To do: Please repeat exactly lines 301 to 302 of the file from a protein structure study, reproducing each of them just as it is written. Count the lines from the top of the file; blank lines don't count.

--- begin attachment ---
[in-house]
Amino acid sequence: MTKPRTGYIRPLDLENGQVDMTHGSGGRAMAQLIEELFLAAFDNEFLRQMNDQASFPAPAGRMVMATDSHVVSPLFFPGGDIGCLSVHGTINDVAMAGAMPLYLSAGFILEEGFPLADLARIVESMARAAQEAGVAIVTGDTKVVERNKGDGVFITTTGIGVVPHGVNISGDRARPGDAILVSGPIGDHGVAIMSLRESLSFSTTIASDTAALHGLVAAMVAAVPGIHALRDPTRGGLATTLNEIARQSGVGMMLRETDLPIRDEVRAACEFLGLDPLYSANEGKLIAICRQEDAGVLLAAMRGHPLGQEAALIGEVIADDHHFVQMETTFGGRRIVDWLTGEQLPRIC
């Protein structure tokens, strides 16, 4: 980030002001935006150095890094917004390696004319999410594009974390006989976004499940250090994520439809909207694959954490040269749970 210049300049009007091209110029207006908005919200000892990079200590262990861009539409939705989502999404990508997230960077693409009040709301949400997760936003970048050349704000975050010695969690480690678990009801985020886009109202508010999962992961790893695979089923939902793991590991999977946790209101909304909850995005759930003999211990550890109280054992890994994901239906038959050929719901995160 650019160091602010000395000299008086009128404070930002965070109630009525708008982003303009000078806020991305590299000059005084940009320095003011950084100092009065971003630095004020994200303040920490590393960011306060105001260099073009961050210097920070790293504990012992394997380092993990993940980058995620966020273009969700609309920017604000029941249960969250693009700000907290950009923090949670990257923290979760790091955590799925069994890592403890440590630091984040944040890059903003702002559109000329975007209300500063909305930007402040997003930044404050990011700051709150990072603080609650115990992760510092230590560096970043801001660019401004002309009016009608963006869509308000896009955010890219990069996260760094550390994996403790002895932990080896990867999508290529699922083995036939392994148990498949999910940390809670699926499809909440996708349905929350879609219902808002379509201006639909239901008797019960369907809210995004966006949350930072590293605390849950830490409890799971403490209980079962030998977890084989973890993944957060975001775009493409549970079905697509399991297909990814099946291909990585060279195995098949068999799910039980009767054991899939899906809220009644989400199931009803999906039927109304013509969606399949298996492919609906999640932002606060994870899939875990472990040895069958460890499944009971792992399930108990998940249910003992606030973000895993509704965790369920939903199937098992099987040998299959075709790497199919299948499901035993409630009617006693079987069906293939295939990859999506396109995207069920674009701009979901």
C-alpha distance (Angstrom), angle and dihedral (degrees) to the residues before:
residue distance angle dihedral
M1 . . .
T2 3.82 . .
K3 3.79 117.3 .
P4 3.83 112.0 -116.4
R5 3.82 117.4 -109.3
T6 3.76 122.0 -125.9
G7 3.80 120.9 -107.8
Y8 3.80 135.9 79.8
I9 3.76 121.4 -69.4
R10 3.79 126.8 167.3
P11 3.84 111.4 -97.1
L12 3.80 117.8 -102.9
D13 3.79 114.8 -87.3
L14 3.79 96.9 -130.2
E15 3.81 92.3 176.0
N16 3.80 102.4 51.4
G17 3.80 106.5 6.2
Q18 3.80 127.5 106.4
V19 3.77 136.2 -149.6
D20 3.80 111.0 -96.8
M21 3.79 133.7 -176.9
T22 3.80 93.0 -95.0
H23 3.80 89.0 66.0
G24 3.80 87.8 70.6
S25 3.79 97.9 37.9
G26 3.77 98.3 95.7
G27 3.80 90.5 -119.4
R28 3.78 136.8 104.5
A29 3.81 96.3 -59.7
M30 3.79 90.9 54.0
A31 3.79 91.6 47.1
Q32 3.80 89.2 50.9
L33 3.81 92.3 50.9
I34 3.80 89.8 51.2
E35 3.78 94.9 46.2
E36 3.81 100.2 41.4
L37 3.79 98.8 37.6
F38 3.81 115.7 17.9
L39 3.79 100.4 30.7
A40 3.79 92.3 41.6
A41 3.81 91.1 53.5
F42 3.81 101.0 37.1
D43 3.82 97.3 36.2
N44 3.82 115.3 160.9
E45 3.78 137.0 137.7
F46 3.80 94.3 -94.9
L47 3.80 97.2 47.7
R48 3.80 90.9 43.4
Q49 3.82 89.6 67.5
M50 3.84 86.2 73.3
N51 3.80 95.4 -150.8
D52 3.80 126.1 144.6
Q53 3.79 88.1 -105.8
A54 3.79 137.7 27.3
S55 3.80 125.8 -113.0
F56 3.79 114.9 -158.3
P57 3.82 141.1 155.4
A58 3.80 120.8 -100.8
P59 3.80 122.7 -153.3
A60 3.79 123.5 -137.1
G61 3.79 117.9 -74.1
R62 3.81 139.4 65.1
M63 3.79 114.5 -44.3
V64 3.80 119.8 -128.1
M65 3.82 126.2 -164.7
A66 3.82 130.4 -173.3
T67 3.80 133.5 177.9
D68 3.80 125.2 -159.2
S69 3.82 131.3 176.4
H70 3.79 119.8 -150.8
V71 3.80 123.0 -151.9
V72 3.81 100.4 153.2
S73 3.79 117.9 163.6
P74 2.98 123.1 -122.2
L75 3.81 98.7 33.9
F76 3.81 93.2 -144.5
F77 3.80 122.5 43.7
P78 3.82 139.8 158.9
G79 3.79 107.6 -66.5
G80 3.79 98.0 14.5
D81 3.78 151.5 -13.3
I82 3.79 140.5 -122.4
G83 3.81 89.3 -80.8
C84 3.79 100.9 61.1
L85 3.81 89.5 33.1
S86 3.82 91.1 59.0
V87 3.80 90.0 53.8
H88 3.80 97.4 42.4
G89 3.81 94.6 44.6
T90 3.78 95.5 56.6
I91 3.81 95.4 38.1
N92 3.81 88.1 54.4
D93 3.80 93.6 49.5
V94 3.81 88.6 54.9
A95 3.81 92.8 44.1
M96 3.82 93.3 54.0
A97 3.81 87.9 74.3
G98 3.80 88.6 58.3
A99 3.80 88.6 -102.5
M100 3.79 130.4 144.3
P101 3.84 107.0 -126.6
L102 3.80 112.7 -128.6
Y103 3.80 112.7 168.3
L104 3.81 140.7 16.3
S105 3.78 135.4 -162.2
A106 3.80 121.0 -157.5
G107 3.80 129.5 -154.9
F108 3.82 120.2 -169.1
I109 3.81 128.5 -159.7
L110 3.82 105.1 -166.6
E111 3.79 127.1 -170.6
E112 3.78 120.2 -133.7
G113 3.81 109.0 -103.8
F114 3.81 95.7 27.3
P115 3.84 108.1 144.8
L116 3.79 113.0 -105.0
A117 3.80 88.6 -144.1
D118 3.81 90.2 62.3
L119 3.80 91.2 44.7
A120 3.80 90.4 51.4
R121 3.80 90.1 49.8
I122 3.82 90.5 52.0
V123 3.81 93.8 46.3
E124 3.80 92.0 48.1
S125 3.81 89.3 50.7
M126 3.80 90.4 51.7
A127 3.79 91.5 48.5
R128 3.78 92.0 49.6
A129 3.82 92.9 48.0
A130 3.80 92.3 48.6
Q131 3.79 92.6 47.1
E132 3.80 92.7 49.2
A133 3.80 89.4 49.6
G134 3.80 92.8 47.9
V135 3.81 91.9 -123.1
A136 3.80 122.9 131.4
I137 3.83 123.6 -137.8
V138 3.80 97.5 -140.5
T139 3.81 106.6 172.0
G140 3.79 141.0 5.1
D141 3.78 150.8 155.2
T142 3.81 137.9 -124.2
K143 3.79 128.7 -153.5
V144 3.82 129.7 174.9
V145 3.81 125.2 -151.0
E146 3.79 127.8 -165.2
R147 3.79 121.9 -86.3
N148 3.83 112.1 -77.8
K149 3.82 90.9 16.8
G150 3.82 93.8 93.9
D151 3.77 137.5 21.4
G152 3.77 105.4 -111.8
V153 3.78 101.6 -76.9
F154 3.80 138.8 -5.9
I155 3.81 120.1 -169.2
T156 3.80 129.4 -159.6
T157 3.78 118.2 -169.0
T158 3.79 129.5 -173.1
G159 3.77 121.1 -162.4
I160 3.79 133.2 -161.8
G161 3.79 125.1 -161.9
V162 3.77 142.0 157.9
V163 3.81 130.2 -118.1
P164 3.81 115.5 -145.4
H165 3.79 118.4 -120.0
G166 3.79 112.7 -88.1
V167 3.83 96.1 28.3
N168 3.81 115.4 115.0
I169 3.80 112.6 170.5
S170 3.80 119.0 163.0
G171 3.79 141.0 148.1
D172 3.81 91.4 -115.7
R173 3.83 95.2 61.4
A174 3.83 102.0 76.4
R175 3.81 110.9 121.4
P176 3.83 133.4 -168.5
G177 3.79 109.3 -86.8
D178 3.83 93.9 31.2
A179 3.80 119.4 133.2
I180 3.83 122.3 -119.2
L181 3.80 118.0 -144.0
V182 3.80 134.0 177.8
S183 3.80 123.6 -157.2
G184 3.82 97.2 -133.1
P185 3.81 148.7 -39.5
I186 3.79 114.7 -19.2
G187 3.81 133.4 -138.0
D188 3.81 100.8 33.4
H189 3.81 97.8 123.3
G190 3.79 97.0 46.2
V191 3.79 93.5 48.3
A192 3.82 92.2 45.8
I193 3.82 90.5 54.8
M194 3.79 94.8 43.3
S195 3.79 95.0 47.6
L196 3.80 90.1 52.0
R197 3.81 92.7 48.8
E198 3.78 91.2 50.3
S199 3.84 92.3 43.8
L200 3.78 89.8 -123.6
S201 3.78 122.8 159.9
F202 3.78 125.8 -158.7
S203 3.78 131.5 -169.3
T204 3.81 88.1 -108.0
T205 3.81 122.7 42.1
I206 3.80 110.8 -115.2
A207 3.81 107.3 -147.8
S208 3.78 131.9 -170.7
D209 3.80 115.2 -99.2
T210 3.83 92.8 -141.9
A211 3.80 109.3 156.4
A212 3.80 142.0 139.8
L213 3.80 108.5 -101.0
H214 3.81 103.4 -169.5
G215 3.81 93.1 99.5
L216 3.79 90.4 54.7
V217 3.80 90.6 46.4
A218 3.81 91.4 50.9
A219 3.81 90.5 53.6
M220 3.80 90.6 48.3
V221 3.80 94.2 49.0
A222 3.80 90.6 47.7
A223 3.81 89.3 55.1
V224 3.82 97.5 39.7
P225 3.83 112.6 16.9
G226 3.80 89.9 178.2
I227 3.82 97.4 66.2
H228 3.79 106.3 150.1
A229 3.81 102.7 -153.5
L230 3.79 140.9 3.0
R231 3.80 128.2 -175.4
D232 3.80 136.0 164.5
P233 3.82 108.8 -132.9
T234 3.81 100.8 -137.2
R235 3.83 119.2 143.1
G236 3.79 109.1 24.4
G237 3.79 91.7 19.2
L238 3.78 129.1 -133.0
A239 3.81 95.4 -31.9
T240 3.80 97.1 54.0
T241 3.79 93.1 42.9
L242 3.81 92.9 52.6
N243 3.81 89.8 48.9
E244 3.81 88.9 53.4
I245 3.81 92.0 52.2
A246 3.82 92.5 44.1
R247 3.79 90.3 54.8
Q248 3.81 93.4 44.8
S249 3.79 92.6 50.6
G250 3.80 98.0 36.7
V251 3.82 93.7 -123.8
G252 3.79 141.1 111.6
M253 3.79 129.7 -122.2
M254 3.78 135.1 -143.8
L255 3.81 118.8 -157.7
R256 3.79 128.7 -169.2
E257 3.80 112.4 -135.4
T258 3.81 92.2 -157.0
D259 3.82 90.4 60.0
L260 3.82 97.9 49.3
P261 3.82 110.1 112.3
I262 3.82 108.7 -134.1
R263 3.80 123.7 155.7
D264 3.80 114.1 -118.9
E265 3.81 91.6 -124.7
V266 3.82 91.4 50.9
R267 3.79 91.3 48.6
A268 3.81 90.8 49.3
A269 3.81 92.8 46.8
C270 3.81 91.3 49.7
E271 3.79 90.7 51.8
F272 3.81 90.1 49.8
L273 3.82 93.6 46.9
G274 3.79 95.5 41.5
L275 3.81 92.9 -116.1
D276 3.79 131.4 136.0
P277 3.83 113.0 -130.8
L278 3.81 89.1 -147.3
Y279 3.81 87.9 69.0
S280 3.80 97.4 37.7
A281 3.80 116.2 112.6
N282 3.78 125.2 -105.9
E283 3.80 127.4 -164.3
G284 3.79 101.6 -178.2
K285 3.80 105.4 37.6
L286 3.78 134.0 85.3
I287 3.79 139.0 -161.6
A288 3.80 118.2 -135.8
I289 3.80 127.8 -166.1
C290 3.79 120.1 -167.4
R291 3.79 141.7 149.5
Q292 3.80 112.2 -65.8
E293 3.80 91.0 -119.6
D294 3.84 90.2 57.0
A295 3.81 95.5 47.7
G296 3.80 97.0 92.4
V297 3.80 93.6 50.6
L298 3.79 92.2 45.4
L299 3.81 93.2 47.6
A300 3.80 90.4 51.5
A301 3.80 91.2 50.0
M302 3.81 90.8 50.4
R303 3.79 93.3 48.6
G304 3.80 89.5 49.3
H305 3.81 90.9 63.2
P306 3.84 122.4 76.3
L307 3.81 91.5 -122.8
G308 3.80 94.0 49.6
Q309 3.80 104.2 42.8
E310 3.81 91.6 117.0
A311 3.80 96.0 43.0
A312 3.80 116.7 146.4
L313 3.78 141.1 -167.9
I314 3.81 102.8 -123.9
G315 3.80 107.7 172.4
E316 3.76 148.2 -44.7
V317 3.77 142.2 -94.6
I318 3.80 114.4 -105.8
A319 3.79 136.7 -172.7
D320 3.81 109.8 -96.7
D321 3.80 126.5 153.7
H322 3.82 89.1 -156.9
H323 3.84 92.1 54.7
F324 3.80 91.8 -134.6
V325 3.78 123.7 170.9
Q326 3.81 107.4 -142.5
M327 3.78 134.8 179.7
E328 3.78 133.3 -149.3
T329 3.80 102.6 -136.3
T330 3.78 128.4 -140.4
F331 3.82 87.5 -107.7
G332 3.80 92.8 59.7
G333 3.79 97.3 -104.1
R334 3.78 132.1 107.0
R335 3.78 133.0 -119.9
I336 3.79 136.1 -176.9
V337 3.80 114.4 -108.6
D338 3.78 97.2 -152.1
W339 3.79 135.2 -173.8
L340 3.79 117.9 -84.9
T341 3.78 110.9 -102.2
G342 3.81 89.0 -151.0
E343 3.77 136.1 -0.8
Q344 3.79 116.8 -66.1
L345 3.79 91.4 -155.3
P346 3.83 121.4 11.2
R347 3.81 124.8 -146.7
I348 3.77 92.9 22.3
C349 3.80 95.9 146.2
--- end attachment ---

G296 3.80 97.0 92.4
V297 3.80 93.6 50.6